“It was off the proverbial hook.” That was how AAR Mellon Professor Corey Brennan FAAR’88 described The 1960 Rome Olympic Games Conference, which he organized under the auspices of the Academy for 30 September-2 October. An additional event—a book presentation of the new Italian edition of David Maraniss’ Rome 1960—followed on the evening of Monday 4 October.
That took place at the renowned Roman athletic and cultural club Reale Circolo Canottieri Tevere Remo, and was moderated by RCCTR Socio Massimo Guerrieri Paleotti. The evening event featured contributions by Brennan, Federigo Argentieri (John Cabot University), and author and politician Massimo Teodori, as well as a presentation by Pulitzer Prize-winning author David Maraniss himself.
It was David Maraniss who had inaugurated the conference with a keynote speech at the Centro Studi Americani (CSA) on Thursday 30 September. Introducing Maraniss were CSA President (and two-time Prime Minister of Italy) Giuliano Amato and International Olympic Committee Vice President Mario Pescante.
Friday 1 October featured a full day of paper sessions at the American Academy, topped by an evening screening—indeed world premiere—of the new Cinecittà Luce documentary, Sul Filo di Lana: Roma a la sua Olimpiade. The film was directed by noted documentarian Leonardo Tiberi, who was on hand to introduce his work to the overflow crowd, which included many members of the Friends of the Academy in Italy. The Rome Sustainable Food Project provided artiginal beer on tap and free popcorn to the audience packed into the Founders’ Court of the AAR.
And throughout the Friday participants could view an extraordinary exhibit of Rome 1960 ephemera from the collections of prolific sports author Marco Impiglia and 1960 Olympian Luciana Marcellini Hercolani-Gaddi (200m breaststroke), who competed for Italy at the record-breaking age of 12. Impiglia, who curated the show, used much of this material to inform his impressive new book, L’Olimpiade dal volto umano, a 1200+ page treatise on the 1960 Games.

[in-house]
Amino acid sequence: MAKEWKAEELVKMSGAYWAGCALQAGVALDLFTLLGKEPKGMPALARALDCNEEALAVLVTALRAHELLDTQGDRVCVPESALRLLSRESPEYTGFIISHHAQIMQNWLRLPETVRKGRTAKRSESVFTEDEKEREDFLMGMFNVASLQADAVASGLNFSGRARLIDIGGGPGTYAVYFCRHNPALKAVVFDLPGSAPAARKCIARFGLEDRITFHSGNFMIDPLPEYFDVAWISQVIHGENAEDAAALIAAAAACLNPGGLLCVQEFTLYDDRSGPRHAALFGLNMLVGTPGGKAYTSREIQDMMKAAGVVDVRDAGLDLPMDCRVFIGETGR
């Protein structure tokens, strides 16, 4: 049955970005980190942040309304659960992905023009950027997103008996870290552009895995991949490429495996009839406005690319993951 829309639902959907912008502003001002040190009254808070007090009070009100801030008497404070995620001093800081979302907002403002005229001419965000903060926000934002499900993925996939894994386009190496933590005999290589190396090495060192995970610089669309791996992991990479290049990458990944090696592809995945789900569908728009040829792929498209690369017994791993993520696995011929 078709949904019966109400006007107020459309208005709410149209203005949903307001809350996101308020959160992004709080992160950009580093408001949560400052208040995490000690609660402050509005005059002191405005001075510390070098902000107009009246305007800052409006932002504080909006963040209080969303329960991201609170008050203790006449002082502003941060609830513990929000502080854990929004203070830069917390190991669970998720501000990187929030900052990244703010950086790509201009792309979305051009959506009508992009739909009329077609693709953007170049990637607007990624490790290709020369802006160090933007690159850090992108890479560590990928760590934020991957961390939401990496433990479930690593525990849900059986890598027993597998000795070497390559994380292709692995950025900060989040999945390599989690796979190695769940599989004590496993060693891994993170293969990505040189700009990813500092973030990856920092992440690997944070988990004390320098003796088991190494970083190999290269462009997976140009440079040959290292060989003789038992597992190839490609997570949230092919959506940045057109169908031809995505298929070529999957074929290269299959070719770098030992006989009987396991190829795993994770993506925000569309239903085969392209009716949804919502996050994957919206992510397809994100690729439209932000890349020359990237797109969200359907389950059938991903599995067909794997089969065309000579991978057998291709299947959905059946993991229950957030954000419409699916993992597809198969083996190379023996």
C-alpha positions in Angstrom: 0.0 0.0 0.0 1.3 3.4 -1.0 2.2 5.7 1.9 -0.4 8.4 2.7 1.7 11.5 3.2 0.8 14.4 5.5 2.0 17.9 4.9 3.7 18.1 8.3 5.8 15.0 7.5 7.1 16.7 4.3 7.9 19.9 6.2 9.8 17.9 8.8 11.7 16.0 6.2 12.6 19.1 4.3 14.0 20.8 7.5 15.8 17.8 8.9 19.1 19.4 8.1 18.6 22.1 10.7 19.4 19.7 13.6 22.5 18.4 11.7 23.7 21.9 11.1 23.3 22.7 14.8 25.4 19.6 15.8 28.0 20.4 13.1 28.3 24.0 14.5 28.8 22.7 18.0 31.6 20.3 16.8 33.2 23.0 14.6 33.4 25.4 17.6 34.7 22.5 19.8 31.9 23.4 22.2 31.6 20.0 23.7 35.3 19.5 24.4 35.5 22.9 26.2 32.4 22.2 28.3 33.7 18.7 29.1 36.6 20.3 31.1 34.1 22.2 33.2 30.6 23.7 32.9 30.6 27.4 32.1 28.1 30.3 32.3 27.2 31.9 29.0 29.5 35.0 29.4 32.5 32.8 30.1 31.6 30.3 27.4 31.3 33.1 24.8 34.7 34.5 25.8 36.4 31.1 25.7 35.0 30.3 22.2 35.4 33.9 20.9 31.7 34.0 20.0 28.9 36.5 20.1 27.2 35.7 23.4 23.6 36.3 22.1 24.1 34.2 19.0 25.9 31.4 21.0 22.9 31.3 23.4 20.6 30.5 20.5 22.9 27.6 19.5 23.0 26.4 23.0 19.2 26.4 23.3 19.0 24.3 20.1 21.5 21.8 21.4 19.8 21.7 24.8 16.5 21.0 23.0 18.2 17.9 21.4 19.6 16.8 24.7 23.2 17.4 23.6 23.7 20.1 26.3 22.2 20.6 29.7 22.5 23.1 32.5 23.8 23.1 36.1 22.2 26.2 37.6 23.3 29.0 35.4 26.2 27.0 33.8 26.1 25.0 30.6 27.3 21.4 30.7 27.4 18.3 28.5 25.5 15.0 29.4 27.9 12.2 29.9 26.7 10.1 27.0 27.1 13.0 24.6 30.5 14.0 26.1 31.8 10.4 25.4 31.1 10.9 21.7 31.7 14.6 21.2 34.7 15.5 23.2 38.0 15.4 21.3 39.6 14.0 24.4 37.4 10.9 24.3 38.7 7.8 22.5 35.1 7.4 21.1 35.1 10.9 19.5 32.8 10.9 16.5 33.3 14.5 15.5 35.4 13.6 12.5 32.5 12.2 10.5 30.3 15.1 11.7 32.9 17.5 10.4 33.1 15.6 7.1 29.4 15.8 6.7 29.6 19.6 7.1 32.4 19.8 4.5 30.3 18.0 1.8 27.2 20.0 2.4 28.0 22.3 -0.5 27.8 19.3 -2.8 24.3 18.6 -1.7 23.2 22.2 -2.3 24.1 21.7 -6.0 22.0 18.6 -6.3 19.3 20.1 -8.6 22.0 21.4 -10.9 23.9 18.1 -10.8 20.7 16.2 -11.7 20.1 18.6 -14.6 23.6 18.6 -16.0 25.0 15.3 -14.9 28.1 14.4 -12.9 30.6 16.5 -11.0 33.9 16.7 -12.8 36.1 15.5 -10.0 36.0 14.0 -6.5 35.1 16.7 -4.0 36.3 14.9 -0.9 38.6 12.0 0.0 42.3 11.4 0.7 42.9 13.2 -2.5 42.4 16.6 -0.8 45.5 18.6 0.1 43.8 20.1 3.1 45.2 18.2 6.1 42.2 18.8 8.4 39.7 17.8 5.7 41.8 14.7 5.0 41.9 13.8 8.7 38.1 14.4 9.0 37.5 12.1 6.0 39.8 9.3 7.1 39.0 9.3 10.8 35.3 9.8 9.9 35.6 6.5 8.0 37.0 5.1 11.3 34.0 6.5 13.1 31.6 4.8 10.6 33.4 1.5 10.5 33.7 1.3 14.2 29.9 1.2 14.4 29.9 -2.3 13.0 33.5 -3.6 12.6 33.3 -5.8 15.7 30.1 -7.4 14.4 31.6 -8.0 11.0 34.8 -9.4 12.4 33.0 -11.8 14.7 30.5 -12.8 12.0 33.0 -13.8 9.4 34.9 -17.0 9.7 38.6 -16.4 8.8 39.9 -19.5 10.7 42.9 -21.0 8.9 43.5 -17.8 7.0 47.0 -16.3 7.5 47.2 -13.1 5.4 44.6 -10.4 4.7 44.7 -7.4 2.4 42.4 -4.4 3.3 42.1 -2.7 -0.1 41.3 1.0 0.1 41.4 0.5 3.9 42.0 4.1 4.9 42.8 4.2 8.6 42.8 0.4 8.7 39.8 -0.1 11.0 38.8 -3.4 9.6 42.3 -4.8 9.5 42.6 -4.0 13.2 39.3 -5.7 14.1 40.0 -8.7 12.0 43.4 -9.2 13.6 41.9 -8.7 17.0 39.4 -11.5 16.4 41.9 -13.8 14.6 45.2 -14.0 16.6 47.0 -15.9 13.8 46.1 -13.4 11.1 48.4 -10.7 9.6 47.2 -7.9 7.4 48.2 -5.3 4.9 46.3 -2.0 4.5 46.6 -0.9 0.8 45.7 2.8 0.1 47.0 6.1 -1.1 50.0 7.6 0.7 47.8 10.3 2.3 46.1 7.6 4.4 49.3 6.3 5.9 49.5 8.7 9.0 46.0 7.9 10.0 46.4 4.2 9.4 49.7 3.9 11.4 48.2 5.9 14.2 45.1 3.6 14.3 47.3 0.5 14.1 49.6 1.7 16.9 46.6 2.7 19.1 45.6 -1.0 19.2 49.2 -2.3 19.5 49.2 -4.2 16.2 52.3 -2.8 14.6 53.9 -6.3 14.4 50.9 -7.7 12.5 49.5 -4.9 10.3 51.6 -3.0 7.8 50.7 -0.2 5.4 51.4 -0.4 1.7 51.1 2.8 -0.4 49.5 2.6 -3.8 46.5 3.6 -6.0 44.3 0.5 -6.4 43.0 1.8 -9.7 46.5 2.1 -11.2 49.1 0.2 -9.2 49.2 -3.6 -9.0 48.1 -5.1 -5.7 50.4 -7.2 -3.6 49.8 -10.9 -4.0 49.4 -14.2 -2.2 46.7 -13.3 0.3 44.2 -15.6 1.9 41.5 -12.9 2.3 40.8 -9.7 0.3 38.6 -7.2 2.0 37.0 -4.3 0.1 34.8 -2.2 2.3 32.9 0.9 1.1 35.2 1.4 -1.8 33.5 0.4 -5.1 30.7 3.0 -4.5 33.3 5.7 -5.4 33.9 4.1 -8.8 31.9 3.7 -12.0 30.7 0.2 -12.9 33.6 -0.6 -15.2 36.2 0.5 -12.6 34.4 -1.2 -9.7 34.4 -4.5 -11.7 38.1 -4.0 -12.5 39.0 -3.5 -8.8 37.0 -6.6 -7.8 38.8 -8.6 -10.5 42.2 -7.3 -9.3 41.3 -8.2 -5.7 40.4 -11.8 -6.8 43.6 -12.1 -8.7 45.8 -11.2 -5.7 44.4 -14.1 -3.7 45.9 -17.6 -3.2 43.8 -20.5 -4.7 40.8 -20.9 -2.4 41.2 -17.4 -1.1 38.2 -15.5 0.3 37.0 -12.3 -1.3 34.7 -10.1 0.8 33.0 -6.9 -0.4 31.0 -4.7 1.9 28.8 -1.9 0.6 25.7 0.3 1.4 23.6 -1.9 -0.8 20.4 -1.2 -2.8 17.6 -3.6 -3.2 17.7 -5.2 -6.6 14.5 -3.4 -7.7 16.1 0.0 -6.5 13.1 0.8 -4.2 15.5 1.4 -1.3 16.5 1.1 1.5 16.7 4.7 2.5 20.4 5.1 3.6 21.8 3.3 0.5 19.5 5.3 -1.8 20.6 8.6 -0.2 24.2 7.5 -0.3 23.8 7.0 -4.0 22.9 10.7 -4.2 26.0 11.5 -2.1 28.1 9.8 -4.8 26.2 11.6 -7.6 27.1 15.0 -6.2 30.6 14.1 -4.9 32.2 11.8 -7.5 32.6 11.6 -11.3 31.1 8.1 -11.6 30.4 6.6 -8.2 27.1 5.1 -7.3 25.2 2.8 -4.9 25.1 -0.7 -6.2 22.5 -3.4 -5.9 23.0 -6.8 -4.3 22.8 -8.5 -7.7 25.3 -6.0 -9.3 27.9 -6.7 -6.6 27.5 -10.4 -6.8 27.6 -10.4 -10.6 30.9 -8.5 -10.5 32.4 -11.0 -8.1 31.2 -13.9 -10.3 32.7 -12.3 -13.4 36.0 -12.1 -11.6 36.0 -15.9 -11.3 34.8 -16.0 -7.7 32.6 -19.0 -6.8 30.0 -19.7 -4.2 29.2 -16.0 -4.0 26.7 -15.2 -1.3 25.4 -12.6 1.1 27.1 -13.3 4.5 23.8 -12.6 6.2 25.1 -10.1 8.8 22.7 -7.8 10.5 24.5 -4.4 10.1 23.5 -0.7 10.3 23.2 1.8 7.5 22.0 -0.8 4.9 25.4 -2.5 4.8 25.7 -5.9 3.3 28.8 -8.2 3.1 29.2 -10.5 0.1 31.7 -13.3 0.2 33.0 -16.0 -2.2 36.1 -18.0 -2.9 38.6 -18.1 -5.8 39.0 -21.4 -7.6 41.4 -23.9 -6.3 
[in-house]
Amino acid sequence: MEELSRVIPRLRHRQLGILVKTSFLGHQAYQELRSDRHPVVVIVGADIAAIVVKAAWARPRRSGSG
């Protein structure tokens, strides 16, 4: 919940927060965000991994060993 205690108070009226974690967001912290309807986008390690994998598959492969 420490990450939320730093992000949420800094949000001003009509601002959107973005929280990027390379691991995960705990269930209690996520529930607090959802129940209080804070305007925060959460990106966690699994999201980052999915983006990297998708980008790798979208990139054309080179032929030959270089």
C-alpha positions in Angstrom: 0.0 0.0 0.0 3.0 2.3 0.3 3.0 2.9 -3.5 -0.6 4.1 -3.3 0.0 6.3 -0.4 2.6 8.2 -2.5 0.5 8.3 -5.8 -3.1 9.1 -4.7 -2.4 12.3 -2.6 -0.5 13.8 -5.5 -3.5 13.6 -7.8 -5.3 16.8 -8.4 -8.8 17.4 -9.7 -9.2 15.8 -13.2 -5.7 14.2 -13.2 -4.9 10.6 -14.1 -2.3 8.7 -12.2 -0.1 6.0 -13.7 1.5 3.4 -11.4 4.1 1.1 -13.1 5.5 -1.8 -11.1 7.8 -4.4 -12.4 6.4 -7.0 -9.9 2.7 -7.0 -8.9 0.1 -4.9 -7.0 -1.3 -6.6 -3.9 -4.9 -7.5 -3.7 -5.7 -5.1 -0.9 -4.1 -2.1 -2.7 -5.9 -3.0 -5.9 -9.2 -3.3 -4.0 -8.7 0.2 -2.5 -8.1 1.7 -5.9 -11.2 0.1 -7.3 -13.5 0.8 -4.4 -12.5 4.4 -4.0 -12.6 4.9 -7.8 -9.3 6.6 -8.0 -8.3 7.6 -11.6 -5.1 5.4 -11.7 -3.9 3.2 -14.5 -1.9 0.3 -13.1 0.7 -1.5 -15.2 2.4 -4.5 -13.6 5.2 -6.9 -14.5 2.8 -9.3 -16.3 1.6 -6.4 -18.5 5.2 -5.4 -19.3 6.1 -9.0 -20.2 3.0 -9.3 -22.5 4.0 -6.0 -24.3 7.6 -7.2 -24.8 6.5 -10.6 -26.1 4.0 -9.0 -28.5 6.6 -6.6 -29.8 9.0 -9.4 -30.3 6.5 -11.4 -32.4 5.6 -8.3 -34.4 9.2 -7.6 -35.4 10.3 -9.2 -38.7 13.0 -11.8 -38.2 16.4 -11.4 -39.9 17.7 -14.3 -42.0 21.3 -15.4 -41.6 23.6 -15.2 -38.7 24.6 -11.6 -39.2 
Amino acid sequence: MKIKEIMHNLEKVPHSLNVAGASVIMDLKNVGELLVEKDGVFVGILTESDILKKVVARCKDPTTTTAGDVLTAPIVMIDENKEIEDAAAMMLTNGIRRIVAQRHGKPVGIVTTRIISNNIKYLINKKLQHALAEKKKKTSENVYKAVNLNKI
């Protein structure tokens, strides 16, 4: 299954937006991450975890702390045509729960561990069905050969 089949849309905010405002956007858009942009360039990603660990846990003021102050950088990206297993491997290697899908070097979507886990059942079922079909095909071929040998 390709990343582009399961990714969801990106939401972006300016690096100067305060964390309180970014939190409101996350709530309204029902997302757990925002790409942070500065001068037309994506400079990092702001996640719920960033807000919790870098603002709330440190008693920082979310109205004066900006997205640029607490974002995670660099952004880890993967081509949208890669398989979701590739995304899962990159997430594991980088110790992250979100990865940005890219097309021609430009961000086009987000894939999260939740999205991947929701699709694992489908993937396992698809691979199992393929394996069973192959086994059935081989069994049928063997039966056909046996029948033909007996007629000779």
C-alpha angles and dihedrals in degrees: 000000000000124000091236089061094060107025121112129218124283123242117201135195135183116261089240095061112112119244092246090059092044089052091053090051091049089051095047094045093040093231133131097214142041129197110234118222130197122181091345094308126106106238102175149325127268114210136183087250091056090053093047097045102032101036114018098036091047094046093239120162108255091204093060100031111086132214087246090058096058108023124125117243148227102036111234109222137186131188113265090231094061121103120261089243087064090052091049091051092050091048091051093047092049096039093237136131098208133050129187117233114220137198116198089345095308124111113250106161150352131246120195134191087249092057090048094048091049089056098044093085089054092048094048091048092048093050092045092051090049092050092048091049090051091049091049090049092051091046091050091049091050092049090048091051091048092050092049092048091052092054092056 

The program on Saturday 2 October started bright and early with an extensive didactic walk through the Olympic Village and the competition areas of the Foro Italico with 1960 gold medal winners Rafer Johnson (decathlon) and Lucinda Williams Adams (4X100m relay), plus Luciana Marcellini Hercolani-Gaddi. CNN was on hand to film some of the more dramatic moments involving Rafer Johnson. Facilitating the site visits were Paolo Pedinelli (Comitato Olimpico Nazionale Italiano = CONI) and Corey Brennan, with architects/architectural historians Manuel Cresciani (Northumbria) and Simona Salvo (Università di Camerino) providing expert guidance in the Olympic Village area.
Top: Corey Brennan explicates mosaic plan in architect Luigi Moretti’s Piazzale dell’Impero (1937). Below, being filmed from left: Paolo Pedinelli (CONI), current Fellow Elizabeth Robinson, architect Tomasso Magnifico (nephew of Luigi Moretti).